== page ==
PEARLSTEIN'S PRIZE....Atrios has declared Washington Post business columnist Steven Pearlstein "Wanker of the Day" for his performance during a bailout Q&A on Wednesday. As Glenn Greenwald documents, Pearlstein was indeed a bit of a dick, reminding everyone about his Pulitzer Prize and dismissing opposition to the bailout as little more than ignorance and mindless partisanship from demented bloggers. "Oh how we long for the Glory Days when the Steve Pearlsteins had their Supreme Wisdom honored and never had to hear anyone talking back," Glenn snarks.

Unfortunately, I'd say Pearlstein deserves the abuse. He must have been having a rough week or something. At the same time, it turns out he did address the questions Glenn highlights. Here, for example, he acknowledges that lots of academic economists oppose the Paulson plan and then explains why he thinks they're wrong:

Academic economists very widely believe that if the government would simply recapitalize the banks somehow, it will solve the problem by giving banks the room to borrow more and lend more, and by bringing in additional private capital. In a well functioning market, that would happen. But it ignores the reality that this is not a well functioning market, which is the basic problem we are trying to solve with this legislation. First, a dollar of new capital would not allow the banks to leverage it 10 times and lend out $11 because the market is not willing to lend at decent rates even to well-capitalized banks. Second, even if they had the money, banks are hoarding and unwilling to make loans because they are gripped by the same fear and panic as everyone else, particularly because they have assets on their books that have gone down in value every quarter for a year now and are likely to decline in the quarters to come. So the simple recapitalize the banks solution isn't going to cut it. That needs to be part of the solution, and but it is not sufficient at the moment.

And he also addresses the issue of whether we should bail out homeowners instead of Wall Street bankers:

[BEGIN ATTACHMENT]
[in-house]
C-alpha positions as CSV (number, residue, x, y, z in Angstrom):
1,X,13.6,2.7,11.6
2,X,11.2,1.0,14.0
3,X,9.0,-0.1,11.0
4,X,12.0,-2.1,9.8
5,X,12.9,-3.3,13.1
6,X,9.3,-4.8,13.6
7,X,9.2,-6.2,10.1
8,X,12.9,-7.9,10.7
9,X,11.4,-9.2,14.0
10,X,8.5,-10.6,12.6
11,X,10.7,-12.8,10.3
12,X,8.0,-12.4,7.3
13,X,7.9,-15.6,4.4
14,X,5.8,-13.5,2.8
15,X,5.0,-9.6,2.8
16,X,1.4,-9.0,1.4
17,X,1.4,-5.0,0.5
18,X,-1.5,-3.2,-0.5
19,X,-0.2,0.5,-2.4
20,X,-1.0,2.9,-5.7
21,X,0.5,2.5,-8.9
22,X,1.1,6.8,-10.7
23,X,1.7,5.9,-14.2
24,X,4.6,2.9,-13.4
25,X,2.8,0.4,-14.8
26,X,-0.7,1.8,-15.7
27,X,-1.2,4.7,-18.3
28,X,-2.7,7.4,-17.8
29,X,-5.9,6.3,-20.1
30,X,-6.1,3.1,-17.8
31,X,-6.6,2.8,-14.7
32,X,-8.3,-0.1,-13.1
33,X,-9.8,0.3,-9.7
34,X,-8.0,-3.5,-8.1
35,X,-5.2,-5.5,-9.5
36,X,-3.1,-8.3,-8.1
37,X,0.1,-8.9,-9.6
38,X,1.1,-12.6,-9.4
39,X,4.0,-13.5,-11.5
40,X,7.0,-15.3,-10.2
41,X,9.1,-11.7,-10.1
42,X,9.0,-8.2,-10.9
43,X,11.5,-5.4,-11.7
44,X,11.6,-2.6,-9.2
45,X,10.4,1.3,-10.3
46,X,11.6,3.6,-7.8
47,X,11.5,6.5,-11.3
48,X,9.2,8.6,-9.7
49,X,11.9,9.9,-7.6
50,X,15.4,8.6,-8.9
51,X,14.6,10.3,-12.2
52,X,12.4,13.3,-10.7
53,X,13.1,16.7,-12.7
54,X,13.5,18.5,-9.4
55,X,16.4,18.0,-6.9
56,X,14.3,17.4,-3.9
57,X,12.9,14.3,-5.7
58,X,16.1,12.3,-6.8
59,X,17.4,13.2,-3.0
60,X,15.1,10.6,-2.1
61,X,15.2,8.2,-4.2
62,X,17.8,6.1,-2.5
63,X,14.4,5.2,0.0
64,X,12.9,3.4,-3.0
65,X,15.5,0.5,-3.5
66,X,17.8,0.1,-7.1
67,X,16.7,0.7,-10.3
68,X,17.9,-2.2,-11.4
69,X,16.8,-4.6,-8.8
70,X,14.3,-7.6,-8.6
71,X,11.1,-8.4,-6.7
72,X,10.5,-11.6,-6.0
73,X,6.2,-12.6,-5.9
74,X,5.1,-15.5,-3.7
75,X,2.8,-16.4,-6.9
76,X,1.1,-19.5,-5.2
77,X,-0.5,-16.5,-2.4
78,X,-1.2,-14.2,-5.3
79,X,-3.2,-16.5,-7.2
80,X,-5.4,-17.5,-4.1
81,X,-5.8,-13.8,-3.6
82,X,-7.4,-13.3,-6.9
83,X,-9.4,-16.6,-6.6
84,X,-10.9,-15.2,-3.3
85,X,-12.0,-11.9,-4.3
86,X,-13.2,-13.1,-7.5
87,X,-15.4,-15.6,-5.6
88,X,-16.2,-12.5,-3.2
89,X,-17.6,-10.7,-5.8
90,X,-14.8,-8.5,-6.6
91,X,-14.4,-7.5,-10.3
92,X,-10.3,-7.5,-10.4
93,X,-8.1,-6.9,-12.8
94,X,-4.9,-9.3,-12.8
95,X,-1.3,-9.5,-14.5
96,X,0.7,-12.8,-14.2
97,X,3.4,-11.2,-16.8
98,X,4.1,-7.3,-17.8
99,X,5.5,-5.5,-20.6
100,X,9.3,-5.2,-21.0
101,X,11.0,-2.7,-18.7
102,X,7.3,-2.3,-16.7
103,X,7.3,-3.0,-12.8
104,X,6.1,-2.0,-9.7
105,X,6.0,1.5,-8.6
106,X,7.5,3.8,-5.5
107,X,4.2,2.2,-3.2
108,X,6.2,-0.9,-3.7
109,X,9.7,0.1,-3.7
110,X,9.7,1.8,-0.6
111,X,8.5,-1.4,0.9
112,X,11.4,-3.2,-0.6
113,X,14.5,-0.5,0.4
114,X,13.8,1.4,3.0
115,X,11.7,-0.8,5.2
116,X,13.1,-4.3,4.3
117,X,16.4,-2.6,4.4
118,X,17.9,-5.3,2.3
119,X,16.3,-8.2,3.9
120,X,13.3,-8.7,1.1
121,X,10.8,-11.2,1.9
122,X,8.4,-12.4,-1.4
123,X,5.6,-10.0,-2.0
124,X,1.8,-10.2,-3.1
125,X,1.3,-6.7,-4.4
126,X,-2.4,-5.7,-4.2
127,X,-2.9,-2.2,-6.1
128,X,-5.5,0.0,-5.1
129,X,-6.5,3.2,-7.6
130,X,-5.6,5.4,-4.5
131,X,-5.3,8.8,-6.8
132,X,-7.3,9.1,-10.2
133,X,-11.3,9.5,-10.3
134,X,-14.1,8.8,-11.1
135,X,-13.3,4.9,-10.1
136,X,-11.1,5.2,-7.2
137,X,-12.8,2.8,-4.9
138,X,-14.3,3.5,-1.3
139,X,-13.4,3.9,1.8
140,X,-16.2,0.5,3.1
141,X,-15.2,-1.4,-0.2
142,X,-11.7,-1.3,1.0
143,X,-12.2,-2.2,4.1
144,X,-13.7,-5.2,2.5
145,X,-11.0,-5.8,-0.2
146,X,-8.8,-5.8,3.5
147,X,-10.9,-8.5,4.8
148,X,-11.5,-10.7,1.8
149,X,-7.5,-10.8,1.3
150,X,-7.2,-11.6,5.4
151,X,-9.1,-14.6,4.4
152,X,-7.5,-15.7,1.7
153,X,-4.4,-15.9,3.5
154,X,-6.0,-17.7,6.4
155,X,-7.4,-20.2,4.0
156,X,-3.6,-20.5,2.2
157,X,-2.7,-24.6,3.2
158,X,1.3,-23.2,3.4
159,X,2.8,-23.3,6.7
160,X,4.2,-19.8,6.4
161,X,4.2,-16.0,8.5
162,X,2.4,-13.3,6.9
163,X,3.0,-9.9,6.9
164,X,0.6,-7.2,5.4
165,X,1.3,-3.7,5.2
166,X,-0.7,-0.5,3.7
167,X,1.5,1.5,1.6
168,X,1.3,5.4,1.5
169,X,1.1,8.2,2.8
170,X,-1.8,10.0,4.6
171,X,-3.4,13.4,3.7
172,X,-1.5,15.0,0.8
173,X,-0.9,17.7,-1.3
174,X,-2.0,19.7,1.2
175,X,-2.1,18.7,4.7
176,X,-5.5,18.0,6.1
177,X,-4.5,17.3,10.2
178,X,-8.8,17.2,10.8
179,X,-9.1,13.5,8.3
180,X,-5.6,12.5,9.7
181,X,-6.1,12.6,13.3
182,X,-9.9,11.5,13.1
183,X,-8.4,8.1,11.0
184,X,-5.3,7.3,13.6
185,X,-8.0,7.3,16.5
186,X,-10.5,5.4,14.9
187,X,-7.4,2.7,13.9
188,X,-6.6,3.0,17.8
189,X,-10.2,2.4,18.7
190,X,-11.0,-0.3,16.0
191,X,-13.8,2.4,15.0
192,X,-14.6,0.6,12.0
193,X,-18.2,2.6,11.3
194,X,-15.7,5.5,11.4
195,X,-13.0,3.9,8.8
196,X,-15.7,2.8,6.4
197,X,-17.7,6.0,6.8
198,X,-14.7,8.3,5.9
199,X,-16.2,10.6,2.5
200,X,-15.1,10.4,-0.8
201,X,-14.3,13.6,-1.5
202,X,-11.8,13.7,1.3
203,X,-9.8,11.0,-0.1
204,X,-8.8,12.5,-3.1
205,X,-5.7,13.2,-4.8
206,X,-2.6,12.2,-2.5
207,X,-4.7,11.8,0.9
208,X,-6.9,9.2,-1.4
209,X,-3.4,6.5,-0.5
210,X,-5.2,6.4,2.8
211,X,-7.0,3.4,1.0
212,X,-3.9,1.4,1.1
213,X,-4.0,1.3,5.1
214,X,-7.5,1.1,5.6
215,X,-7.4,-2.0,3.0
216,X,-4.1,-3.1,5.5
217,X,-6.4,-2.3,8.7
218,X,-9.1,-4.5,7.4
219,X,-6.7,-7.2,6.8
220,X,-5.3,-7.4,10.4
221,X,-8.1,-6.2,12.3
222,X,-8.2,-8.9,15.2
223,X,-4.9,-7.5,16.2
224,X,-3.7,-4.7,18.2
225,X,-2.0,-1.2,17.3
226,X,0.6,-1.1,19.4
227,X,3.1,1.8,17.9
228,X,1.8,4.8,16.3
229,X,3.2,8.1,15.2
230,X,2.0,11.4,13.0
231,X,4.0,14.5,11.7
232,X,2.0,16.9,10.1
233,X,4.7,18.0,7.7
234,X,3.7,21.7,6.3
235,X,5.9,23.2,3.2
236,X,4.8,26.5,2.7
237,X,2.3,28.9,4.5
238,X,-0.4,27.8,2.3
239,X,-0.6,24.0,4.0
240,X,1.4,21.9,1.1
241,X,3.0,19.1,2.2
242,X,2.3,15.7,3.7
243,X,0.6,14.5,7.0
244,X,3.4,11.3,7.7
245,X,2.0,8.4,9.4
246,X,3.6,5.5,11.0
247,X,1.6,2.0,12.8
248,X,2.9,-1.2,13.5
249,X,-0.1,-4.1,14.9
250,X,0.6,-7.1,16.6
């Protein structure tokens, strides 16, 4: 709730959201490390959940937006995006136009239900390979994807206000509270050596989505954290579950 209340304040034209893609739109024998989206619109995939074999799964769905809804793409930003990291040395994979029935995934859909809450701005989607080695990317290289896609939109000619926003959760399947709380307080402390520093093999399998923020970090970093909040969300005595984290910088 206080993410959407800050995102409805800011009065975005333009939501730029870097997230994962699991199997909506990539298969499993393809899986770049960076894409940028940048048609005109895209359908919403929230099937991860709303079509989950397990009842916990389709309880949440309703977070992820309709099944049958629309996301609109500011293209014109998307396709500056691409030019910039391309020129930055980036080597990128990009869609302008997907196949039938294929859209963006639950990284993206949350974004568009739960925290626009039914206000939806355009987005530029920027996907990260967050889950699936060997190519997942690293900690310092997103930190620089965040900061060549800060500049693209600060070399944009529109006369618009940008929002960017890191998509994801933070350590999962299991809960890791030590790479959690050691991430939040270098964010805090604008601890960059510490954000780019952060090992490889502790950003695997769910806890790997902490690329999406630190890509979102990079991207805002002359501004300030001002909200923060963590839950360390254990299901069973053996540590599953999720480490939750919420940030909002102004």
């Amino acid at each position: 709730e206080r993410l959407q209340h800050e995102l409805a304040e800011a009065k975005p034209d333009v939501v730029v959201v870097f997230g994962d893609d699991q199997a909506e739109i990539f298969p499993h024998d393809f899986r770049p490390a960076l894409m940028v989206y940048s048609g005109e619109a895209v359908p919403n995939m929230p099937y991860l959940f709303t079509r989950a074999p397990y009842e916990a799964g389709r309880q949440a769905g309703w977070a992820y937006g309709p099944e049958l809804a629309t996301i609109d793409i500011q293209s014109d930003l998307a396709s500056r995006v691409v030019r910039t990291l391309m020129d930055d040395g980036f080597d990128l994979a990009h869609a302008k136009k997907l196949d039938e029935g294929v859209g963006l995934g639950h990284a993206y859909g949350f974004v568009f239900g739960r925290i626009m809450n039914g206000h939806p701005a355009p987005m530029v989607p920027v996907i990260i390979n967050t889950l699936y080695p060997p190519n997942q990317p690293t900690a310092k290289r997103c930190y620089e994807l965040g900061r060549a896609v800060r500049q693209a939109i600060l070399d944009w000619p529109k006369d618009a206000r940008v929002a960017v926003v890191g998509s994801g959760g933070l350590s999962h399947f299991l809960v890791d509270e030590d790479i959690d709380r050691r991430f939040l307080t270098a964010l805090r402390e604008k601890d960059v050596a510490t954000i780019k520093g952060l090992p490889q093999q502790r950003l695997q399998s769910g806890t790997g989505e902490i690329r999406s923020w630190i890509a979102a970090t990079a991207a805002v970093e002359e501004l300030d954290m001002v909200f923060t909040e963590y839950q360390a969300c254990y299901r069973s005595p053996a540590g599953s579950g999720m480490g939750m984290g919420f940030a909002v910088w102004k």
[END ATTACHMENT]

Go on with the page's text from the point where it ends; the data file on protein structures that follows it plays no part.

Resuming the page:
We have already passed legislation to "bail up," several months ago, using an idea that I was one of the first people to push (refinancing involving a reduction of principal in return for equity stake in the house). We might want to expand that program even further, but it is simply not true that we haven't done anything. We put $300 billion of refinancing into that, thanks to Congressman Frank, who you would villify.

....The obvious problem is that, if you say you'll do it prospectively, then everyone will make themselves delinquent if they think they can get a better deal, and we'll have a huge bill. My guess is that it will also be politically unacceptable when people see that their taxes are being used to help out the guy next door who took on too much debt.

Pearlstein's tone is unusually snotty in this Q&A, and he should watch himself. Bloggers aren't the only ones pissed off about the bailout, the issues are genuinely complex, and insulting critics as morons is hardly a way to build support for the Paulson plan. Still, he did generally answer the questions put to him. There's plenty of substance there to go along with the snark.

Staring Into the Abyss

| Thu Oct. 2, 2008 2:49 AM EDT

STARING INTO THE ABYSS....Joe Nocera has a pretty readable tick-tock about the events that led up to the unveiling of the Paulson bailout plan. It started on Monday the 15th when Lehman Brothers was allowed to go bankrupt, accelerated on Tuesday when the Reserve Primary Fund broke the buck, and went critical on Wednesday:

Since the Bear Stearns bailout, Treasury and Fed officials had discussed what a broad government intervention might look like....Almost from the start, they concluded the best systemic solution was to buy hard-to-sell mortgage-backed securities.

On Wednesday morning, during a conference call with other top officials, including Jean-Claude Trichet, the president of the European Central Bank, Mr. Bernanke sounded them out on a big government bailout. The other officials sounded relieved; their main questions were about whether Congress could act quickly.

That evening, Mr. Bernanke told Mr. Paulson during a conference call: "You have to go to Congress. This is pervasive." Mr. Paulson agreed.

.... [On Thursday evening], Mr. Paulson and Mr. Bernanke trooped up to Capitol Hill for a somber session with Congressional leaders. "That meeting was one of the most astounding experiences I've had in my 34 years in politics," Senator Schumer recalled.

As the members of Congress and their aides listened, the two laid out their plan. They would begin offering federal insurance to money market funds immediately, in order to stop the run on money funds.

In addition, the S.E.C. would institute a ban on short-selling of financial stocks. Although Treasury officials concede that the move was mostly symbolic — investors can still buy put options that have the same effect as shorting stocks — they did it mainly "to scare the hell out of everybody," as one official put it.

After Mr. Bernanke made his remark about the possibility that there might not be an economy on Monday without this plan, you could hear a pin drop.

"I gulped," Mr. Schumer said.

Whether you like the bailout plan or not, it's worth reading the whole thing to get a good sense of what prompted it.